CCC enrollees were young, unmarried men between the ages of 18 and 25 (later expanded to 17-28 years old). Impacted by the economic downturn of the Great Depression, many men who joined were in desperate need of jobs to provide for their families. These young men would enlist for six-month terms and received $30 per month in wages, $25 of which was automatically sent home to their dependents. Enrollees were organized into companies of 200 men and sent to camps all across the United States.
The bill that established the CCC in 1933 included language that stated "…no discrimination shall be made on account of race, color, or creed.” All men were allowed to participate in the CCC. However, this was not the prevailing experience for some. Native Americans were restricted to work on their reservations. As a result, only 746 Native American men were recorded as being enrolled in Utah. Initially, African American men were assigned to camps, regardless of their race. However, due to racial tensions and local opposition across the country, by 1935 African American men were placed into segregated camps and could only work within their own states. Because of this, there is no record of any African American enrollee being employed at Zion, Bryce, or Cedar Breaks.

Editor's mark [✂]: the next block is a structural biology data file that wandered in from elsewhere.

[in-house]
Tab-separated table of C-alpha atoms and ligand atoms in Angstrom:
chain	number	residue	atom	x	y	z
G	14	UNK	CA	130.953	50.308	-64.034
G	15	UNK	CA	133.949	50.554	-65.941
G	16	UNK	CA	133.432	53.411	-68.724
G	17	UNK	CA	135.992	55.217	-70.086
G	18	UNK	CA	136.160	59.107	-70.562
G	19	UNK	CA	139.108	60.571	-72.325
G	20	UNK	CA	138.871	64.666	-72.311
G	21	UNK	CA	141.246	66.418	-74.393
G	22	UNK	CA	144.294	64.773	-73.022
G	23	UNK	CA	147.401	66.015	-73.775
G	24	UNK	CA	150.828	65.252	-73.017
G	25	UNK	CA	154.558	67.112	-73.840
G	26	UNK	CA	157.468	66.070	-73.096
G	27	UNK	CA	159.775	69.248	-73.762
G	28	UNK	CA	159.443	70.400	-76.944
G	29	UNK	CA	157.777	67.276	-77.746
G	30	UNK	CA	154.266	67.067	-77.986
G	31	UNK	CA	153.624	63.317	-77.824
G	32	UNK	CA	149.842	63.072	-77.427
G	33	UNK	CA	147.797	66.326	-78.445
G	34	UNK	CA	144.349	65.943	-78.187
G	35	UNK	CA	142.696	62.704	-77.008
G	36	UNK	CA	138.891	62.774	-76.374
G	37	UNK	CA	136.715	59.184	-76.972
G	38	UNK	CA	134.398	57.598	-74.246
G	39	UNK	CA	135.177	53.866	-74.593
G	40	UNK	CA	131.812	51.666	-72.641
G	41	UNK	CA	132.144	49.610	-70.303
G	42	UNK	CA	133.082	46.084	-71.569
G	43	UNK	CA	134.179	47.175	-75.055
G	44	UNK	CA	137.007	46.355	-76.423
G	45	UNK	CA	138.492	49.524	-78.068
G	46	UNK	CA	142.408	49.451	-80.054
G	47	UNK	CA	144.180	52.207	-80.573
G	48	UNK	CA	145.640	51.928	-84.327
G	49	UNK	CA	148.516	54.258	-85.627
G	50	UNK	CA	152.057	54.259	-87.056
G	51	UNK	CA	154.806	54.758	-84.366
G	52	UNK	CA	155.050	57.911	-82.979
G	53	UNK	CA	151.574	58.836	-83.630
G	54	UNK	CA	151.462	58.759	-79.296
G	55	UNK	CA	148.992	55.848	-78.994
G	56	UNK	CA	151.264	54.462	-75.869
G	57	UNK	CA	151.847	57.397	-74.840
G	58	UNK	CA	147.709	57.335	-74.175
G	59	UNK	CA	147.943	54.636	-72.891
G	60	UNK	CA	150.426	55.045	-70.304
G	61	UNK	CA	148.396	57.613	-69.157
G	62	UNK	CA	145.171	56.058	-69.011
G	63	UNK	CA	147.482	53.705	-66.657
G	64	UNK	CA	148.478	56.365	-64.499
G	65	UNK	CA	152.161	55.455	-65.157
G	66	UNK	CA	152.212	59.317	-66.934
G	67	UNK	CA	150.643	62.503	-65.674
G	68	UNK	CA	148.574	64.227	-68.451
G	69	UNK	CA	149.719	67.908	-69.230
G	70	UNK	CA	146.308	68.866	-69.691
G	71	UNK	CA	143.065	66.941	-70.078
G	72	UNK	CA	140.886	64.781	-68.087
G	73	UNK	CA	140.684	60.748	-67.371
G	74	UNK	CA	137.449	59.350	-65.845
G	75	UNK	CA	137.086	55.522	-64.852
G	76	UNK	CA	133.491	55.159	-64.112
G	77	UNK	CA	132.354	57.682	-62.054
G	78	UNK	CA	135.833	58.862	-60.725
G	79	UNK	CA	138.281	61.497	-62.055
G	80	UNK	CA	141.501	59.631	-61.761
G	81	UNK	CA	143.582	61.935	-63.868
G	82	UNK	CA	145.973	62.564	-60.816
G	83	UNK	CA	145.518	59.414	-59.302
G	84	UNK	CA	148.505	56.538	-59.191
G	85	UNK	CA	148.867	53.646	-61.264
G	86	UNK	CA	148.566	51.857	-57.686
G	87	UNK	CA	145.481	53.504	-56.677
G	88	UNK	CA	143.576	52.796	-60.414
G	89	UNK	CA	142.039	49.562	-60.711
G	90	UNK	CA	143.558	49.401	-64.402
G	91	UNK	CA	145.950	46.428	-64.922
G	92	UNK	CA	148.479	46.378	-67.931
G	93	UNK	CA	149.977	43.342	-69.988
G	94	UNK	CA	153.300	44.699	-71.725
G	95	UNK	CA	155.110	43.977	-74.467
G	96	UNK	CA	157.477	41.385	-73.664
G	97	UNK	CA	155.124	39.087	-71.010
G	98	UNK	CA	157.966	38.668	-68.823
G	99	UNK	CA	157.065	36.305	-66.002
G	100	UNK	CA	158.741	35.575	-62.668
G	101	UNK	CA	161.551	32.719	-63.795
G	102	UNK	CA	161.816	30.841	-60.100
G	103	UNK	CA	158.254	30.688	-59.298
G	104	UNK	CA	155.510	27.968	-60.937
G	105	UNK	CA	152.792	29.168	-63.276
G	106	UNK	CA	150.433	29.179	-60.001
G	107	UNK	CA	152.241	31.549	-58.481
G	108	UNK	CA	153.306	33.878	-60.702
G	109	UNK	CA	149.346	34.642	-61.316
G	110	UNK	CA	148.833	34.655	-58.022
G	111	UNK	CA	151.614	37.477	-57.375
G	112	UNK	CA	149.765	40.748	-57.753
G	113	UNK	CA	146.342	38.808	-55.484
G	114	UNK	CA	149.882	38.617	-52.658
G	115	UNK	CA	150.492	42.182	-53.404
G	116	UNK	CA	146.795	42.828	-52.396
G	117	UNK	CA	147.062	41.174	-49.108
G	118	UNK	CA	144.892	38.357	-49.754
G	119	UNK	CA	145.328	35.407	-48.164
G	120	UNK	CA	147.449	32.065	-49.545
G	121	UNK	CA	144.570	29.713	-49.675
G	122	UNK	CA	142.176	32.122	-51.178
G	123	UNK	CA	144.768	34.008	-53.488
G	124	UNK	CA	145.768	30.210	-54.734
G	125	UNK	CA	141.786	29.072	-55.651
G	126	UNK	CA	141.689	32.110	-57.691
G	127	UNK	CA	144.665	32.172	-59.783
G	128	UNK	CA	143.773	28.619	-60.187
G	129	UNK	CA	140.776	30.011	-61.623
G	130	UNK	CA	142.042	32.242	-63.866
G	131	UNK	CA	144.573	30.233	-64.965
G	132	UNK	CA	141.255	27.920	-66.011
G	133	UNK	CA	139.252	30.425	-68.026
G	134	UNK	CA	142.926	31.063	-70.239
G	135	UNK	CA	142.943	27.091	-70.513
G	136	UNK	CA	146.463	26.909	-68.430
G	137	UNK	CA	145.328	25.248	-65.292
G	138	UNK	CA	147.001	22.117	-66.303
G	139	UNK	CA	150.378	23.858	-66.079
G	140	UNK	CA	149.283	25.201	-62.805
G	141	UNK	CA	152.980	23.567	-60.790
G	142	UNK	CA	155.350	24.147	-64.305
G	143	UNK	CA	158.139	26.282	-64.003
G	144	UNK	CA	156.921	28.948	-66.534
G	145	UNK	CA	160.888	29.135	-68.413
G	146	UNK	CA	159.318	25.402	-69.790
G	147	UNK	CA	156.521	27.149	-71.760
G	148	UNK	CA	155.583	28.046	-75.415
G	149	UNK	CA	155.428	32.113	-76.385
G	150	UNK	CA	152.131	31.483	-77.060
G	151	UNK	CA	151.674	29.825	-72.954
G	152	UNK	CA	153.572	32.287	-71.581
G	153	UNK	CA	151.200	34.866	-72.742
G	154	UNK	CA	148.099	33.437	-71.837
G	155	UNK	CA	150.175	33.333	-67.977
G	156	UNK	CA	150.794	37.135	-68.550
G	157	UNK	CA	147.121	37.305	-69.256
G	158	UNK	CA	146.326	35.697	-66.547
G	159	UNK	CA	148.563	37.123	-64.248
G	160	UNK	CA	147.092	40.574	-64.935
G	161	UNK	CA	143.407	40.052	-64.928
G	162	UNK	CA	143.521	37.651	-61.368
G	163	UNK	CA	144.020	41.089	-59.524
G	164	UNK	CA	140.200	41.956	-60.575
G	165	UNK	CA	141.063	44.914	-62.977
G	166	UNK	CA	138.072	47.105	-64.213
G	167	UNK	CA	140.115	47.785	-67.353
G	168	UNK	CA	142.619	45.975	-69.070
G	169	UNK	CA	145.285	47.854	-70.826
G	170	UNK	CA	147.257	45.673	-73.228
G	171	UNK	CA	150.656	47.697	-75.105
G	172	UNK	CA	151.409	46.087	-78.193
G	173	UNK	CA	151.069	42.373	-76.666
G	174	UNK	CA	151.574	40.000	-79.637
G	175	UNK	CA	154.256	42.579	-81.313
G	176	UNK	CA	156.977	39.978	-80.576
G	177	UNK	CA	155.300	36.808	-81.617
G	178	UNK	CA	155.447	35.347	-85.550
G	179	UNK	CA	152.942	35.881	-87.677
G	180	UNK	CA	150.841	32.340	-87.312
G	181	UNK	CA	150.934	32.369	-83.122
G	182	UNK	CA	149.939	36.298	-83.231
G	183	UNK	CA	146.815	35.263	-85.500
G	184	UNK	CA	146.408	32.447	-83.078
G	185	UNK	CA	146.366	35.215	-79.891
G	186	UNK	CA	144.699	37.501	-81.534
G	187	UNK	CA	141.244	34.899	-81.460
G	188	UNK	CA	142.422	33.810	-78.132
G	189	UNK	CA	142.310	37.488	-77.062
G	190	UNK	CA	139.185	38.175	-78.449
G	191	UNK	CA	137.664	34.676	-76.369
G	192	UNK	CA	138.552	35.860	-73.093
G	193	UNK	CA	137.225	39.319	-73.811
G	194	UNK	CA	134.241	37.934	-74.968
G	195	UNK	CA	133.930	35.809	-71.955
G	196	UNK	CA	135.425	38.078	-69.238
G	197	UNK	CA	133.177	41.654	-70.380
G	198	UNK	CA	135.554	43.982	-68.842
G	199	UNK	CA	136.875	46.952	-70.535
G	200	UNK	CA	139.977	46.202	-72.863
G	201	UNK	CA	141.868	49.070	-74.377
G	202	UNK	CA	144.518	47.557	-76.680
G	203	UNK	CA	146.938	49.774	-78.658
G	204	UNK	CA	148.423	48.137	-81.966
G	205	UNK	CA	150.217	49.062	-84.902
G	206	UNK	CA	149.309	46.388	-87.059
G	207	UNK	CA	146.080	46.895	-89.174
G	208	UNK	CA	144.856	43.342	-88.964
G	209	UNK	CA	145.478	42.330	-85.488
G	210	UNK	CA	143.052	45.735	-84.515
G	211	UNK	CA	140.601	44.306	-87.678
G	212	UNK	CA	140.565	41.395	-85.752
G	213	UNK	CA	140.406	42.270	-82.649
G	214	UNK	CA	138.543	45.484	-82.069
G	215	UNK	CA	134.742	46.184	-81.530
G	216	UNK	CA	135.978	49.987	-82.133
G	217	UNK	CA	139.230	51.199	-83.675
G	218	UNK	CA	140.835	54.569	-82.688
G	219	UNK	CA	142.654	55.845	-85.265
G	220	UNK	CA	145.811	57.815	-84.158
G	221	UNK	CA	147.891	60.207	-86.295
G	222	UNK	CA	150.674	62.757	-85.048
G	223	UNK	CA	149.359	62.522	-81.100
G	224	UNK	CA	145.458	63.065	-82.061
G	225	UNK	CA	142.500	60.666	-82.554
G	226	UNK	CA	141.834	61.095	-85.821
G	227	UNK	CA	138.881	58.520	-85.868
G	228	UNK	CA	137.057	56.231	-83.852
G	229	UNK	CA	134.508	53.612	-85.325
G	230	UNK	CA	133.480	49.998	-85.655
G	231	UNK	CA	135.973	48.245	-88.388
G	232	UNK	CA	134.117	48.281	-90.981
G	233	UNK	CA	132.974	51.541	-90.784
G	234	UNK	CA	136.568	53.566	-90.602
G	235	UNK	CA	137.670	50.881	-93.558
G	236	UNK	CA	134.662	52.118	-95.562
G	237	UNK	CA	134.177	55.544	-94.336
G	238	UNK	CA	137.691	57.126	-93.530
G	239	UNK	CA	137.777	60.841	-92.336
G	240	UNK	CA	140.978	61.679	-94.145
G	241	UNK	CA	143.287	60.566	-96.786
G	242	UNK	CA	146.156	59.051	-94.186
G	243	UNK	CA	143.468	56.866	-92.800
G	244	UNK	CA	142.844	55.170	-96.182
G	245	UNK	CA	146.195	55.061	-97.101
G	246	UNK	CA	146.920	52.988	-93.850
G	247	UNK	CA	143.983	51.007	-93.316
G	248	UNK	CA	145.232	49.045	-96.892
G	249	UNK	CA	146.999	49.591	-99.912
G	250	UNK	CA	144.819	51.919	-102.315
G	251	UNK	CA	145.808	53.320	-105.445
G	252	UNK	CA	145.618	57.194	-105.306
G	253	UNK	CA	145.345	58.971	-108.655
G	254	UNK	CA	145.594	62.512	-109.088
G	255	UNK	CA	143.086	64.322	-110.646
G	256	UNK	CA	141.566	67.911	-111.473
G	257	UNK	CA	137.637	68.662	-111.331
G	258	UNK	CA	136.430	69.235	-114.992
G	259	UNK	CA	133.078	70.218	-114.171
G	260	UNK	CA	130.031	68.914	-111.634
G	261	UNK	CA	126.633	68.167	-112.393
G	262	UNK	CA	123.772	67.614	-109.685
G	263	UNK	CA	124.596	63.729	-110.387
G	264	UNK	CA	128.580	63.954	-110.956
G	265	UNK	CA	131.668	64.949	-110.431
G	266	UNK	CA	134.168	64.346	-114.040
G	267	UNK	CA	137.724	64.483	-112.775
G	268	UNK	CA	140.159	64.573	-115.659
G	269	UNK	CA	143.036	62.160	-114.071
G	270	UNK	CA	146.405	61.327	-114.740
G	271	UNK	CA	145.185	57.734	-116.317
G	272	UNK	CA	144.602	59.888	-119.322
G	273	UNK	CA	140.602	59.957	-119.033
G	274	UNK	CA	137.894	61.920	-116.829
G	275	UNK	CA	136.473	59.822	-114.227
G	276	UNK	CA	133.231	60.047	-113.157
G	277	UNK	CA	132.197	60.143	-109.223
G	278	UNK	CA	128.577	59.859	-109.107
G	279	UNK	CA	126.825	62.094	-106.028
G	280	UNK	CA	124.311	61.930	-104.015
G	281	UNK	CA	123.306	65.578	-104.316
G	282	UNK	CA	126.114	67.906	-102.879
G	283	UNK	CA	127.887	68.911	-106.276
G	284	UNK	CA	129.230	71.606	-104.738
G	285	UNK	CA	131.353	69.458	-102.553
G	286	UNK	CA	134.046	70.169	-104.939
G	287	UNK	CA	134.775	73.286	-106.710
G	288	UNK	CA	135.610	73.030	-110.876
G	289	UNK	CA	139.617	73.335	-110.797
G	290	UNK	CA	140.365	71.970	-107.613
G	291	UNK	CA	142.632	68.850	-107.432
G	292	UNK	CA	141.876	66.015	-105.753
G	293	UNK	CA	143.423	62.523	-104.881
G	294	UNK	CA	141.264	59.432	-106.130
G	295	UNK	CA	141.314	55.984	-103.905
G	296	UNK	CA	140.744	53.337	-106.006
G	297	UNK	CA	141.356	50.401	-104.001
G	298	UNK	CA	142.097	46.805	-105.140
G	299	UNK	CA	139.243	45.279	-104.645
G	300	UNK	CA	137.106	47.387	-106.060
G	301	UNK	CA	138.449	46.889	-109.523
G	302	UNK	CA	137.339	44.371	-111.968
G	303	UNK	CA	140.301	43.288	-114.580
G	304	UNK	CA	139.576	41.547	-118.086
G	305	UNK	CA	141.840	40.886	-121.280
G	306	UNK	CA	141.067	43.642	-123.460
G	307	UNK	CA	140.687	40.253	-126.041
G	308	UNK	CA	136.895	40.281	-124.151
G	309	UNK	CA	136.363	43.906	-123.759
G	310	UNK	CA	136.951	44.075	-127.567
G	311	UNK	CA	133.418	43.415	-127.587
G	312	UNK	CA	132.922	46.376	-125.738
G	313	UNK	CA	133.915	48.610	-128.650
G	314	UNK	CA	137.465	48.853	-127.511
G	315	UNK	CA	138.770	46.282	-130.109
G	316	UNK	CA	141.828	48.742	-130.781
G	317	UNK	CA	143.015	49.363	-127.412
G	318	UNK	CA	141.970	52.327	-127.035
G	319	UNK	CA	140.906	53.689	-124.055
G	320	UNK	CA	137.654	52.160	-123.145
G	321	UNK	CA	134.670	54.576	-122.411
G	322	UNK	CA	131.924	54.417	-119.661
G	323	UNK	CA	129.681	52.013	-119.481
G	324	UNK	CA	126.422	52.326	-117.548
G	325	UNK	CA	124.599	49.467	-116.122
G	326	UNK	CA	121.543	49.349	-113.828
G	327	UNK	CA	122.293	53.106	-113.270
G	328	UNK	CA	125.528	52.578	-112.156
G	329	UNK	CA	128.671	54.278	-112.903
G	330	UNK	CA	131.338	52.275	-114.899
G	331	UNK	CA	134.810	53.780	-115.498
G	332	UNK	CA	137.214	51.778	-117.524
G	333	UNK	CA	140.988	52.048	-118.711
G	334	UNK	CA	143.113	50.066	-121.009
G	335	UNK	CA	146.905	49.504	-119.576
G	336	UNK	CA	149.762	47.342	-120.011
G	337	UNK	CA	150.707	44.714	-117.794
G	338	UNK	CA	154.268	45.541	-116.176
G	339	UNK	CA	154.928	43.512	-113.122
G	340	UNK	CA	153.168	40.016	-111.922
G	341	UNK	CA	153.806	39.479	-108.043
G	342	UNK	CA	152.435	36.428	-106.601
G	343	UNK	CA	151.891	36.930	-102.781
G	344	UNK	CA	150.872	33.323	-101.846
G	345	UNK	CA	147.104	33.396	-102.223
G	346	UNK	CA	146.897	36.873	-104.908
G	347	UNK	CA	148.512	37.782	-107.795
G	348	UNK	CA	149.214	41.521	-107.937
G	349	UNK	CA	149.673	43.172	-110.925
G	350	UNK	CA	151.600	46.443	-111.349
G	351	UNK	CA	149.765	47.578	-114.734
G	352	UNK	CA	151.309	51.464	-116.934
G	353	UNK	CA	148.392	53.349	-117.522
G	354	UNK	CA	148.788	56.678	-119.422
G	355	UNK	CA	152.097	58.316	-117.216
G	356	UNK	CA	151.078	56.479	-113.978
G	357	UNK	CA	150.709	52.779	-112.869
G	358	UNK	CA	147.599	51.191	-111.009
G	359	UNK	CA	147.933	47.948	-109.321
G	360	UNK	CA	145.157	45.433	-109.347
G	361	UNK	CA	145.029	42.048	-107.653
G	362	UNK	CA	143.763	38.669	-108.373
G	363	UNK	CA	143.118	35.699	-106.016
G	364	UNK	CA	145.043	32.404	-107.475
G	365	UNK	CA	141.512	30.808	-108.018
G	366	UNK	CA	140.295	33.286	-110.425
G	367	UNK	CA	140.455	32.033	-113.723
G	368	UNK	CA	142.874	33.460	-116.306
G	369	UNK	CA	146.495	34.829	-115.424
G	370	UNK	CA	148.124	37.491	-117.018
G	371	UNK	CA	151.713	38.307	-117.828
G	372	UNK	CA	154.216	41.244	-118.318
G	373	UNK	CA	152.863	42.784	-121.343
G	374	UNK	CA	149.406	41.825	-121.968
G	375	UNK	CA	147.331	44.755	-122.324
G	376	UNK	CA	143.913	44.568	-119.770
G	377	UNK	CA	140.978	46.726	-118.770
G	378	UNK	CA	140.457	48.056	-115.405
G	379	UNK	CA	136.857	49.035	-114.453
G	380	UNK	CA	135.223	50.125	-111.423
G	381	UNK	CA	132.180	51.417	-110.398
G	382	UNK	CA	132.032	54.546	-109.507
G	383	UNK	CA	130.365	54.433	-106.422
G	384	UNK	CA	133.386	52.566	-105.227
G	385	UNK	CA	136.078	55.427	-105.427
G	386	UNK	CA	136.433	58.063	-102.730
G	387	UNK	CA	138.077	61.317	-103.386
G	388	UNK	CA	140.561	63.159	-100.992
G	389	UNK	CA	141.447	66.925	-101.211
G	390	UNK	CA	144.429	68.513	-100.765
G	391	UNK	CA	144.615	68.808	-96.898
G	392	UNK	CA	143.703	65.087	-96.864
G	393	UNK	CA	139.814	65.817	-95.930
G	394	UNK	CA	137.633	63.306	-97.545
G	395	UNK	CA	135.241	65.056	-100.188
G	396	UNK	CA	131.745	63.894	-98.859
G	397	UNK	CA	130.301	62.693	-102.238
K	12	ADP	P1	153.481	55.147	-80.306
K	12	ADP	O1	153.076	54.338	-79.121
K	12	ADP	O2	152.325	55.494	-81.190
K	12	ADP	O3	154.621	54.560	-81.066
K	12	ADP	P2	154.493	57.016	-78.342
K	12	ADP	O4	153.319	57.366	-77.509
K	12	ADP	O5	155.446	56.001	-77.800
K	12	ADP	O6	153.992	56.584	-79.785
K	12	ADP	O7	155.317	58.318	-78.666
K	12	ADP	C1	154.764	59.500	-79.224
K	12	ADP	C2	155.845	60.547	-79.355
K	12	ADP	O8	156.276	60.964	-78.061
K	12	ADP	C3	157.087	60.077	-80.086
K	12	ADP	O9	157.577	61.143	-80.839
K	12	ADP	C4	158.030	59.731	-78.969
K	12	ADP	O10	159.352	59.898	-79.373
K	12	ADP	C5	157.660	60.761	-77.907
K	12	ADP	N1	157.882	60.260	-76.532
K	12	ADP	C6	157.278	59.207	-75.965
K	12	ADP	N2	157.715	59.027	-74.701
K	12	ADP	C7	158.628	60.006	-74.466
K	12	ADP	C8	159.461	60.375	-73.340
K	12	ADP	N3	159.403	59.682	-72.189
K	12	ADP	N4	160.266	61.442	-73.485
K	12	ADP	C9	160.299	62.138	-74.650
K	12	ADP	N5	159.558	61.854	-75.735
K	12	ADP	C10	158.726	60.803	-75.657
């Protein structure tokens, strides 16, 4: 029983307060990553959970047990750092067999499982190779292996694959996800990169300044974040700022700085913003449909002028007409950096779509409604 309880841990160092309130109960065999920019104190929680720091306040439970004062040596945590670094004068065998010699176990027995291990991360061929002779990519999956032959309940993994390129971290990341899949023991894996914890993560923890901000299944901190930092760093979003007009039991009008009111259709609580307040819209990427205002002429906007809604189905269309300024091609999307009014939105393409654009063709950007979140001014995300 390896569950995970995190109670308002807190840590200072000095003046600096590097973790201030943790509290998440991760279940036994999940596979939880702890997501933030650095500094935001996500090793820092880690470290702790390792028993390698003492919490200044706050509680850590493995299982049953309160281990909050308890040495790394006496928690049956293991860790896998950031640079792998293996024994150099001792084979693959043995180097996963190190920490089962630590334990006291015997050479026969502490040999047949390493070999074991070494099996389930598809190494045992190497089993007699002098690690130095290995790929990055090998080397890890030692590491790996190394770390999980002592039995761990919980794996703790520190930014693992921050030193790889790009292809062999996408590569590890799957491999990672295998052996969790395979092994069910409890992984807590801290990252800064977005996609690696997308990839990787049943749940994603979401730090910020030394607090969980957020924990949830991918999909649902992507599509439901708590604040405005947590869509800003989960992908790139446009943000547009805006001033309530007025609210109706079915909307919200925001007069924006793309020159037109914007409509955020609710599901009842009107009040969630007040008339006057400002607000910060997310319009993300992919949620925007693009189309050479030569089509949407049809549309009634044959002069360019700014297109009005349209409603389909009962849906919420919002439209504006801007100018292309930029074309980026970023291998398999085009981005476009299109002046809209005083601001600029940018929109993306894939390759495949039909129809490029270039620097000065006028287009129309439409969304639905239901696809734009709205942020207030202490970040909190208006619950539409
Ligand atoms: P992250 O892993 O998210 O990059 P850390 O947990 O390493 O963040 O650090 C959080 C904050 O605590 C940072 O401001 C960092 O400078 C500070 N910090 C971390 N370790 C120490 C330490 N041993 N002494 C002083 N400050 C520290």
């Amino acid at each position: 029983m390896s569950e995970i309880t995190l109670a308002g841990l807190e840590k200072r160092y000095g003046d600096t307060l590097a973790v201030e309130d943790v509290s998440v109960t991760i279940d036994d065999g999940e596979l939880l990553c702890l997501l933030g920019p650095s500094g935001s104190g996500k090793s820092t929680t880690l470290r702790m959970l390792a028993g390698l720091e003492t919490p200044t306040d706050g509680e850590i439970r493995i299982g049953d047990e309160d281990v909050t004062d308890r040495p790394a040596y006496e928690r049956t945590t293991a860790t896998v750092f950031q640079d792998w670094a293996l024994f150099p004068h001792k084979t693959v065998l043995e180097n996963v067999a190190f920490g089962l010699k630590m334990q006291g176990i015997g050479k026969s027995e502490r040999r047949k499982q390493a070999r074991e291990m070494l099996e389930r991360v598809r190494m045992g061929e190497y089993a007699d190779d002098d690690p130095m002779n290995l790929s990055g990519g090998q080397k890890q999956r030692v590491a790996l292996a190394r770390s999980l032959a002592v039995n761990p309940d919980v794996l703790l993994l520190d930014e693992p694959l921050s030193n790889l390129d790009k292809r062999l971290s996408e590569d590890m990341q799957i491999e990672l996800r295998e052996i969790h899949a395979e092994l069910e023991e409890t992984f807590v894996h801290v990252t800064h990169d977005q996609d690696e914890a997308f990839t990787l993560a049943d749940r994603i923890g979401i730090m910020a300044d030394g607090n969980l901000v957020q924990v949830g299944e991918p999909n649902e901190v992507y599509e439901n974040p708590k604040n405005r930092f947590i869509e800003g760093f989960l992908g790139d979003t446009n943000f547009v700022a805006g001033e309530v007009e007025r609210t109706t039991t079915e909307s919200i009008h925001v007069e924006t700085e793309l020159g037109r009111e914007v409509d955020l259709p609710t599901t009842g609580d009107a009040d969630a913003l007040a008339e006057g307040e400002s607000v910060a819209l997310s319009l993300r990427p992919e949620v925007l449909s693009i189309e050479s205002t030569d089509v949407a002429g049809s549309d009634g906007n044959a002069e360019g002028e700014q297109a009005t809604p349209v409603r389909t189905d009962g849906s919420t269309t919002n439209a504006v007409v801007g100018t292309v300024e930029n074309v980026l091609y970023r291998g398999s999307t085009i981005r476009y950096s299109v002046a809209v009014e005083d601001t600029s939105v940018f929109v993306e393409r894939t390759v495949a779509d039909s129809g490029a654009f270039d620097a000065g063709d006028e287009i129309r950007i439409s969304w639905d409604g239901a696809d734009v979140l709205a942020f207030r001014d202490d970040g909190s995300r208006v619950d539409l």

Last updated: October 6, 2021